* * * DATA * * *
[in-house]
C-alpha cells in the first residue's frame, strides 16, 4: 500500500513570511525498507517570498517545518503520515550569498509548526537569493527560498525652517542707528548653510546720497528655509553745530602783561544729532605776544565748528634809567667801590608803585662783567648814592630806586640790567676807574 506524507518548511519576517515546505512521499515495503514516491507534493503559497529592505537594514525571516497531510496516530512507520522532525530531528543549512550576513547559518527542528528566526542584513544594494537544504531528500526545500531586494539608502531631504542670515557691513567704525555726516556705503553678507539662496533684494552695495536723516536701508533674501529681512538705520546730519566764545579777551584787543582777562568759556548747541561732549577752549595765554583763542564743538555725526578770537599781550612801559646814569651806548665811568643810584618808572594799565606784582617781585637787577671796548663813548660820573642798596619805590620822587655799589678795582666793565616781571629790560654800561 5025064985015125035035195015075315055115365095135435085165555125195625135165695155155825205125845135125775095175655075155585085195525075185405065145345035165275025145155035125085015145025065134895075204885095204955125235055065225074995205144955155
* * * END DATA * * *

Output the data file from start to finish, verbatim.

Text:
[in-house]
C-alpha cells in the first residue's frame, strides 16, 4: 500500500513570511525498507517570498517545518503520515550569498509548526537569493527560498525652517542707528548653510546720497528655509553745530602783561544729532605776544565748528634809567667801590608803585662783567648814592630806586640790567676807574 506524507518548511519576517515546505512521499515495503514516491507534493503559497529592505537594514525571516497531510496516530512507520522532525530531528543549512550576513547559518527542528528566526542584513544594494537544504531528500526545500531586494539608502531631504542670515557691513567704525555726516556705503553678507539662496533684494552695495536723516536701508533674501529681512538705520546730519566764545579777551584787543582777562568759556548747541561732549577752549595765554583763542564743538555725526578770537599781550612801559646814569651806548665811568643810584618808572594799565606784582617781585637787577671796548663813548660820573642798596619805590620822587655799589678795582666793565616781571629790560654800561 5025064985015125035035195015075315055115365095135435085165555125195625135165695155155825205125845135125775095175655075155585085195525075185405065145345035165275025145155035125085015145025065134895075204885095204955125235055065225074995205144955155